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« Filling up what’s lacking | Main | The Design of Life »

March 31, 2008

Re: Clean up your act

Thanks for bringing this up, Kristine. I've been wanting to converse on this topic for a while now.

As a product of the "this sucks"--"crap"--"what the heck" generation, I'm concerned! I'm concerned about myself, my peers, and our children. Not so much that we use these words, but that we don't properly fear language.

Allison Aubrey says that words like "suck" are more acceptable now because language has evolved, and the way the word is used could just as easily refer to a yucky lollipop as it could to the alternative.

I tend to agree. But is this really why we say "crap" 30 times a day? Do we say it because we're really talking about "number 2" or because we're lazy--about our words, our attitudes, and the weight of language?

I have a friend who recently told me that she doesn't think it's wrong for Christians to curse. To her, they're just words. Similarly, many of my Christian friends--and, by this, I mean friends who are serious followers of Christ--say "Oh my God" as casually as they say "Thank you." I can remember the day when, like Kristine, I would have faced a bar of soap over that one.

Since my days of lathered lips, I've come to realize that saying "Oh my God" is no more wicked than saying "God bless you" when your mind is anywhere but blessing someone, or telling someone you will pray for them (i.e. approach the throne of grace on someone's behalf) and forget your promise within five minutes.

I'm guilty. You're guilty. We're all guilty. We've forgotten that words aren't "just words." We've forgotten Ephesians 4:29 and Exodus 20:7. We've forgotten the scribes of Kumran who washed their hands before writing God's most sacred name "Yahweh."

Reckless words pierce like a sword, but the tongue of the wise brings healing (Proverbs 12:18).

Boundless has some more good thoughts here. And this guy says that words are just a vessel of meaning. I'm not convinced.

But, let's keep the conversation going. I want to know what you think.

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Comments

Matt

I tend to agree with that guy you linked to, at least when we're talking about obscenity, intent is just as important as content in such situations, and not more important (ie don't forget Ephesians 4:29) With regards to profanity however I take a stricter stance.

Do you say "oh my gosh" instead of "oh my god"? Aren't these synonyms? You're saying gosh instead of God, but you still mean God. Is this being profane or not?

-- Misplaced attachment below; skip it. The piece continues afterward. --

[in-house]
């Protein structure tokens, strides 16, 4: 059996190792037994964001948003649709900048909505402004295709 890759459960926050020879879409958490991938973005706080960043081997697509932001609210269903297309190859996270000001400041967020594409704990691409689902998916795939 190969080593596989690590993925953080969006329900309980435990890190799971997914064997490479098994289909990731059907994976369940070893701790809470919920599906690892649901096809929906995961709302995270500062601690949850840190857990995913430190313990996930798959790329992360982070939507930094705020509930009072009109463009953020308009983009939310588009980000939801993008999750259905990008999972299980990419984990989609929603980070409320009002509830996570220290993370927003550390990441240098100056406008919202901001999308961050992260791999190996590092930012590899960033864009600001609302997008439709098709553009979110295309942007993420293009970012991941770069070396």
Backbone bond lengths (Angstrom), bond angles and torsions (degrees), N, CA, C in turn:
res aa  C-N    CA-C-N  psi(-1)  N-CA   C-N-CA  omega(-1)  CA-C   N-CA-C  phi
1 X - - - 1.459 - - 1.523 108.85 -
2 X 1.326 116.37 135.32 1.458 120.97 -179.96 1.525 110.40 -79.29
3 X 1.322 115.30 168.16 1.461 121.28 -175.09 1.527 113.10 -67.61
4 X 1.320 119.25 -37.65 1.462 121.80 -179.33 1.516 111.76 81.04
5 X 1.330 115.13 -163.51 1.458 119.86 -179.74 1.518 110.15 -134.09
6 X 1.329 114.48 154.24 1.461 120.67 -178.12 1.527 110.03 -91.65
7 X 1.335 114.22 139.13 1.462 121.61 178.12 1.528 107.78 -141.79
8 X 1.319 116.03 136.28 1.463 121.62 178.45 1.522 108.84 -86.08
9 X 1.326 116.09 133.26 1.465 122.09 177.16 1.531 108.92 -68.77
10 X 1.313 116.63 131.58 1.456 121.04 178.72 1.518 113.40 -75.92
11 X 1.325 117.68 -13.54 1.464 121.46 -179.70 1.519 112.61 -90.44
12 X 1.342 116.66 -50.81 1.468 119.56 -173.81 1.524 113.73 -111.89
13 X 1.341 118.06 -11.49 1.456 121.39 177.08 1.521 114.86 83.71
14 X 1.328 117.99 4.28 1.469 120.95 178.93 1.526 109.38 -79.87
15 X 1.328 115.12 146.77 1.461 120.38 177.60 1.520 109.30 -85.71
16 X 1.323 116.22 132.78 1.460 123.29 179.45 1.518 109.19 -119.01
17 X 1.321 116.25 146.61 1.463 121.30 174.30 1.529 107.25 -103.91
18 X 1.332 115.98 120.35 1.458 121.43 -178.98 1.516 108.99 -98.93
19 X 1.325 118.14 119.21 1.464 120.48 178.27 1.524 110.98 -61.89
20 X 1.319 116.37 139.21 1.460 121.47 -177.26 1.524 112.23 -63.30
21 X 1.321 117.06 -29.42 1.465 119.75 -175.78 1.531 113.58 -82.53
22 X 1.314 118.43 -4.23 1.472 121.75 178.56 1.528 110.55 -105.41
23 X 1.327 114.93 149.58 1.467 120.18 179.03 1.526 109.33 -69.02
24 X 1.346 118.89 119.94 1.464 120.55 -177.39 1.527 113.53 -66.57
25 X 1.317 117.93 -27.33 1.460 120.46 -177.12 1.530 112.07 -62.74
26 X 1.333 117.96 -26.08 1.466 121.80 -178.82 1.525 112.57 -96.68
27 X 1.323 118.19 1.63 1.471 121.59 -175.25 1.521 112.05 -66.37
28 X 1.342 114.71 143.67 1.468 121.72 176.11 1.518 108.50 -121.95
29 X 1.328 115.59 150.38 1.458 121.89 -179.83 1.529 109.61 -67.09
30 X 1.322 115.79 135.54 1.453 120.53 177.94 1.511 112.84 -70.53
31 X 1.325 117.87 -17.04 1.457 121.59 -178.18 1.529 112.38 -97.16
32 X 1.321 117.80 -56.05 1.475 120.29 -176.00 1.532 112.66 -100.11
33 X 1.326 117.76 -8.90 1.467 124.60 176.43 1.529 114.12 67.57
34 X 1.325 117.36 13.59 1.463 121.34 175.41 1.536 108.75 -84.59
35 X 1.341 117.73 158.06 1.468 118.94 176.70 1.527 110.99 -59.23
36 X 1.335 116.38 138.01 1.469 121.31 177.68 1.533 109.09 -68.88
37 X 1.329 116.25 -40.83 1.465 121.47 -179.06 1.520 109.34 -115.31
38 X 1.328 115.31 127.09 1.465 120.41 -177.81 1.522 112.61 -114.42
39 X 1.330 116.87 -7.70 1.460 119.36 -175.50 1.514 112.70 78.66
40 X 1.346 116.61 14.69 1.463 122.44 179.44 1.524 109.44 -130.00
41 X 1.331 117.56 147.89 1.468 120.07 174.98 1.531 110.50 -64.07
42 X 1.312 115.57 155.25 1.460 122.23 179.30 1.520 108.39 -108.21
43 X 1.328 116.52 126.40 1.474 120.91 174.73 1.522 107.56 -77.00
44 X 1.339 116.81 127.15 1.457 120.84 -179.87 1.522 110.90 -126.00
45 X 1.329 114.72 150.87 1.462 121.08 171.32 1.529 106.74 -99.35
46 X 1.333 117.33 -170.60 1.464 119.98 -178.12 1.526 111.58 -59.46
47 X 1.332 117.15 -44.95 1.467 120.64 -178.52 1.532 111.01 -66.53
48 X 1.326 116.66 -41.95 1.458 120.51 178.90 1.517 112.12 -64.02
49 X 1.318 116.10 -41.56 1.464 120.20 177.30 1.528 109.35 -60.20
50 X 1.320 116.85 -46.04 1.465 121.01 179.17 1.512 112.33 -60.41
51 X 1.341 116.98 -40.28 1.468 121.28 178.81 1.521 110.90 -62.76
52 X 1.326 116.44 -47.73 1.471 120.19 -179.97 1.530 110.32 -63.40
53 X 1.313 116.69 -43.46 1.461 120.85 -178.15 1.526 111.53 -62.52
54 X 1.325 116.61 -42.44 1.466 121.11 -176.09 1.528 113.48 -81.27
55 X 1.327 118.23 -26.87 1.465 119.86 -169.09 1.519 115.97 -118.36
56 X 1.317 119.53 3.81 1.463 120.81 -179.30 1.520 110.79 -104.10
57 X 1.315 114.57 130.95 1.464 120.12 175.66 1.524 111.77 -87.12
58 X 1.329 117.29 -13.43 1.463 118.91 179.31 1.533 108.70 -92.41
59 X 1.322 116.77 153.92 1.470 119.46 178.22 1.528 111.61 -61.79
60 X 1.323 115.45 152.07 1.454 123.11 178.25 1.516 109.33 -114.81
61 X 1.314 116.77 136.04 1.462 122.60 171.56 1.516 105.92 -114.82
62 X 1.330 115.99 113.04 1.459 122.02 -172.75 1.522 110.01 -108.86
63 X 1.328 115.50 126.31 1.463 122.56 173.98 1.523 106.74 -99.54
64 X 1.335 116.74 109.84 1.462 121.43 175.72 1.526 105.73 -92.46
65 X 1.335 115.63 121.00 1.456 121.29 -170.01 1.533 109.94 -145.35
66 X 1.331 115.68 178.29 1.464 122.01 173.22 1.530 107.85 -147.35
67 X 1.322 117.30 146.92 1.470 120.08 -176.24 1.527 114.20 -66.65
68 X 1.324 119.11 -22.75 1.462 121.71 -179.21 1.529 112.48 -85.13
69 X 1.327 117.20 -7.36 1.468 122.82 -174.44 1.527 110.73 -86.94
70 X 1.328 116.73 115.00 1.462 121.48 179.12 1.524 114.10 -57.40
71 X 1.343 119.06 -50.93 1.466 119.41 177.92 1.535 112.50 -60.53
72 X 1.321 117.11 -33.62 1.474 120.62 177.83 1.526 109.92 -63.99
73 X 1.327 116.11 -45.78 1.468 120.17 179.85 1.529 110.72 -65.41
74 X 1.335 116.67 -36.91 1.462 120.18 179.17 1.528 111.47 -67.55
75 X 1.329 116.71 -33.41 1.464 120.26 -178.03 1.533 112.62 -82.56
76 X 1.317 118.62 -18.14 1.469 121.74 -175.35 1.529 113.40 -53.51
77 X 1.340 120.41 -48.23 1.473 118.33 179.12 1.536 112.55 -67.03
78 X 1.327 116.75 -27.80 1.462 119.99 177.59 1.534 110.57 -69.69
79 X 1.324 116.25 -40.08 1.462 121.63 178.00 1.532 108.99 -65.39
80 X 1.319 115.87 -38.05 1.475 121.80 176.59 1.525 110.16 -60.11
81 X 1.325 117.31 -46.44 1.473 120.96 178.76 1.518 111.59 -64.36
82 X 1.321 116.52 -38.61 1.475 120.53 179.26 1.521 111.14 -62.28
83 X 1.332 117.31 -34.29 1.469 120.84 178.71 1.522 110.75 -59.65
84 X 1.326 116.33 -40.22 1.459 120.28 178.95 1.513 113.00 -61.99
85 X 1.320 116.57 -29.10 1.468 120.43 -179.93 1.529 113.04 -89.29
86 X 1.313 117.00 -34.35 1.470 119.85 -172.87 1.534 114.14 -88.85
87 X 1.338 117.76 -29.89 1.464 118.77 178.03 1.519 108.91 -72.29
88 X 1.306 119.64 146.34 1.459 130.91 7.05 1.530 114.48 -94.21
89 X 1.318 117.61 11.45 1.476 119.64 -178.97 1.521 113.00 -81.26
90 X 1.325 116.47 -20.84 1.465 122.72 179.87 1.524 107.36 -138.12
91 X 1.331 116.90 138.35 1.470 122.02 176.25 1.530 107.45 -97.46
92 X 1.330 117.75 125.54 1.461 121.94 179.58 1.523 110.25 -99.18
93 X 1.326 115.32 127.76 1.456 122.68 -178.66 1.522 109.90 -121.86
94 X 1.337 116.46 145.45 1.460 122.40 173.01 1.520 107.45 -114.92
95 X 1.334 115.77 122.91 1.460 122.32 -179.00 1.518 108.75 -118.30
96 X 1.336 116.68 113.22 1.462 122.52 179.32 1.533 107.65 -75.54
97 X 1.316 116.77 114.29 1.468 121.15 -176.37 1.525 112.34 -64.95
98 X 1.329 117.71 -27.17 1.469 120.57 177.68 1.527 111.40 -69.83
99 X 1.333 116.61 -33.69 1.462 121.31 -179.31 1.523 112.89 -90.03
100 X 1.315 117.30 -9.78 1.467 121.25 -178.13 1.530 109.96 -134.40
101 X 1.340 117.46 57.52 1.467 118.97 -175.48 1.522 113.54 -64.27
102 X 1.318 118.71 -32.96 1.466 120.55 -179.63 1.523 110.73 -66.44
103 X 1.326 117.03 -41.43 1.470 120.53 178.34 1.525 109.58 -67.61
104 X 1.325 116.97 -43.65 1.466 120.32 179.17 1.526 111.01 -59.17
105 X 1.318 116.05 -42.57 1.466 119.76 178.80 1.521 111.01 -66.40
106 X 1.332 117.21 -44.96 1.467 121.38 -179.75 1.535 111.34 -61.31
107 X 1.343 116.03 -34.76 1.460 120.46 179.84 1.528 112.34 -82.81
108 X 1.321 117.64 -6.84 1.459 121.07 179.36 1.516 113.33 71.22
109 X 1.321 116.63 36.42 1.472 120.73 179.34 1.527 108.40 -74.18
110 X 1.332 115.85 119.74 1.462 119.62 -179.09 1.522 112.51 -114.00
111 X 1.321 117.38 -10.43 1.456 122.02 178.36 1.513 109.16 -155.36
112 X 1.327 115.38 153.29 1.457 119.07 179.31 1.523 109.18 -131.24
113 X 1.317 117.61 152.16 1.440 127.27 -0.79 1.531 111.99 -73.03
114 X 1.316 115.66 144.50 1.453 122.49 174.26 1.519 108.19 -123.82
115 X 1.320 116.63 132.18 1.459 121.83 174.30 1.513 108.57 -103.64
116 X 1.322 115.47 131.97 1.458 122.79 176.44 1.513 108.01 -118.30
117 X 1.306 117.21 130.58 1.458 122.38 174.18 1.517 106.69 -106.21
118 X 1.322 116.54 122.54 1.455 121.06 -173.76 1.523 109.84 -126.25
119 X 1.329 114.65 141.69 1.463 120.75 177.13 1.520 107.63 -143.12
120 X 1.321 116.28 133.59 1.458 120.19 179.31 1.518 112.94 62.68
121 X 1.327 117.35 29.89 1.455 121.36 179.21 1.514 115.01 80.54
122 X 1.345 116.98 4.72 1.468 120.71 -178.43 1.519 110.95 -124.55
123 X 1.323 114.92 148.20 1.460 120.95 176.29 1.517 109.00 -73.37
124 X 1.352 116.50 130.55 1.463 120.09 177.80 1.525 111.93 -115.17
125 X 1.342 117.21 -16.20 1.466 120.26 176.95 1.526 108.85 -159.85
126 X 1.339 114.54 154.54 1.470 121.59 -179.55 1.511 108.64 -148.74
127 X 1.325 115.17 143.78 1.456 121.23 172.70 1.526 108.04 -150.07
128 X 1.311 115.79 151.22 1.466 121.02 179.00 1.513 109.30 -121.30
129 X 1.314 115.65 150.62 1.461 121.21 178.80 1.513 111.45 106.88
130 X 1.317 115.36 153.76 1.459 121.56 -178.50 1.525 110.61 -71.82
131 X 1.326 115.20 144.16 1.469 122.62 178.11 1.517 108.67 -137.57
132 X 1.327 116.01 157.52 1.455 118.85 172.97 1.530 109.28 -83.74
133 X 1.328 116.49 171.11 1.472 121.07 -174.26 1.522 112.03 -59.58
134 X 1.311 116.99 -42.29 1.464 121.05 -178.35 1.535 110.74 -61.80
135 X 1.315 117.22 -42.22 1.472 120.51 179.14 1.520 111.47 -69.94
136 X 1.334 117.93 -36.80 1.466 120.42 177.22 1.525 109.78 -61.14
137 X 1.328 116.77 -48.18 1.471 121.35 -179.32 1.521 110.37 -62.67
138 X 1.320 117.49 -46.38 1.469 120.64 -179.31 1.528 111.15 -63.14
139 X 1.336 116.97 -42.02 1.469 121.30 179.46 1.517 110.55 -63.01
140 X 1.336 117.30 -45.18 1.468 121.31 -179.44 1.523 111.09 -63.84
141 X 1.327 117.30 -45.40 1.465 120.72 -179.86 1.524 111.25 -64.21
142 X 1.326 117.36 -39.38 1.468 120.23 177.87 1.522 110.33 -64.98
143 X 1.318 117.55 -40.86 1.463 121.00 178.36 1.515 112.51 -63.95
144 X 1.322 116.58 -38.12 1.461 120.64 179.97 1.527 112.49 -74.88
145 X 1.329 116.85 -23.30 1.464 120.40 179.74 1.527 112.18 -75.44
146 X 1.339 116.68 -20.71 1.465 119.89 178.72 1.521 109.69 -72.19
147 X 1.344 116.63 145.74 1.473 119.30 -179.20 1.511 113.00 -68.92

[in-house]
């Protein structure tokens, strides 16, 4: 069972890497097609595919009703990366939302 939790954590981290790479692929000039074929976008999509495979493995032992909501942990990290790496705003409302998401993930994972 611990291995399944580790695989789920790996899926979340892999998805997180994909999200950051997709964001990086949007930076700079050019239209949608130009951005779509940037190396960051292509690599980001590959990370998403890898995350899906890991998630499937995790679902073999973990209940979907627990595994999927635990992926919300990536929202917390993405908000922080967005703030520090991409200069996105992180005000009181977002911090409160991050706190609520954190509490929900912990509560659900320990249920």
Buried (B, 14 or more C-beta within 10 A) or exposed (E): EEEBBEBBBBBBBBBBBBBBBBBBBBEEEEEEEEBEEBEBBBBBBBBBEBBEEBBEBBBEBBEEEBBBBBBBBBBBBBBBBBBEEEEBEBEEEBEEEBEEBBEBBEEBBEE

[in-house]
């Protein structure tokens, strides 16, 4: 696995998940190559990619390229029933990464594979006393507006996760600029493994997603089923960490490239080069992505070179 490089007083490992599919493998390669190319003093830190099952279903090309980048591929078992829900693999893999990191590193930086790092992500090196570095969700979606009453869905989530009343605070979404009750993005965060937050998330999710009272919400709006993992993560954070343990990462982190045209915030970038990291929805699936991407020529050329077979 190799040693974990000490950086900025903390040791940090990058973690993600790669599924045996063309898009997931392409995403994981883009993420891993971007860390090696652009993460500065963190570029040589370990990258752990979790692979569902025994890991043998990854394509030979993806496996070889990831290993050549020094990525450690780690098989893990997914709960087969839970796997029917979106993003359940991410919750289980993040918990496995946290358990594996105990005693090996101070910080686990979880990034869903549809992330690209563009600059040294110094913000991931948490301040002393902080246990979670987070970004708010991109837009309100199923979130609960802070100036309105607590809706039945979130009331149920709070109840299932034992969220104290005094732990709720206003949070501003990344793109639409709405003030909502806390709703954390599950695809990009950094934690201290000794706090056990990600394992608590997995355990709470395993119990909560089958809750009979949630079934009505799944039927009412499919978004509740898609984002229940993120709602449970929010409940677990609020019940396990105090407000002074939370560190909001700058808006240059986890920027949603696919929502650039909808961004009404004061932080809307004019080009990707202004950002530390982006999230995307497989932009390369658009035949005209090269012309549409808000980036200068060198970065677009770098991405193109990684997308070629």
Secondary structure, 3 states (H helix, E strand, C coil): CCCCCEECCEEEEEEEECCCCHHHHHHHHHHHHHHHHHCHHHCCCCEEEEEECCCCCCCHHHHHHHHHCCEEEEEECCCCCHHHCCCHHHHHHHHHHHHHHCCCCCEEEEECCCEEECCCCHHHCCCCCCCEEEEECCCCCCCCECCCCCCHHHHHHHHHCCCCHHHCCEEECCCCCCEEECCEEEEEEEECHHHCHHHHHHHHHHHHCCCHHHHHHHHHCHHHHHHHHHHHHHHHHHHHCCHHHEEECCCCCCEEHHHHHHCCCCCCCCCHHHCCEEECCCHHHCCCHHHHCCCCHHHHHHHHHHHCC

Regrettably Anonymous

I hate to post this anonymously, but my blogging has only come with a promise to my wife to keep her and the family out of all my posts and comments.

As a parent, the "number 2" bit killed me. My boys love potty humor, natch, no matter how we may try to sway them otherwise. The biggest challenge is keeping a straight face while disciplining them about it ... because, usually, I find their oft-clever usages thereof pretty funny.

While driving home from church last month, my oldest son said that he, when he grows up, wants to get a personalized license plate that reads "NUMBER2". When I explained that people generally put a description of themselves on their personalized tags, and did he really want to represent himself as "NUMBER2", my logic did nothing to blunt his line of humor. Instead, he simply noted that people might not understand what he meant by "NUMBER2".

So, instead, he said that he would order a license plate which reads "FECES".

At which point I ducked my head below view of the rearview mirror, so that he couldn't see me laughing.

Stephen

My Grandmother, who did not affect any behavior or try to strike a prudish pose, said that she couldn't bear to hear people take God's name in vain. It wounded her.

Surely we all know that, regarding all other minor or major swear words, we're just not chewing up any anger well, allowing it to digest in our souls. We could say, as I have in the past, that it's better to allow someone some expletives rather than let them have a heart attack or stress fit.

But is it an either/or? Nope.

Angelise Anderson

Amen. Thanks, Zoe. :) I have always held to this, but sometimes it easy to get caught up and forget to be sensitive when surrounded by a culture that doesn't fear language.

Scripture does say that life and death are in the power of the tongue. Let's not forget that.

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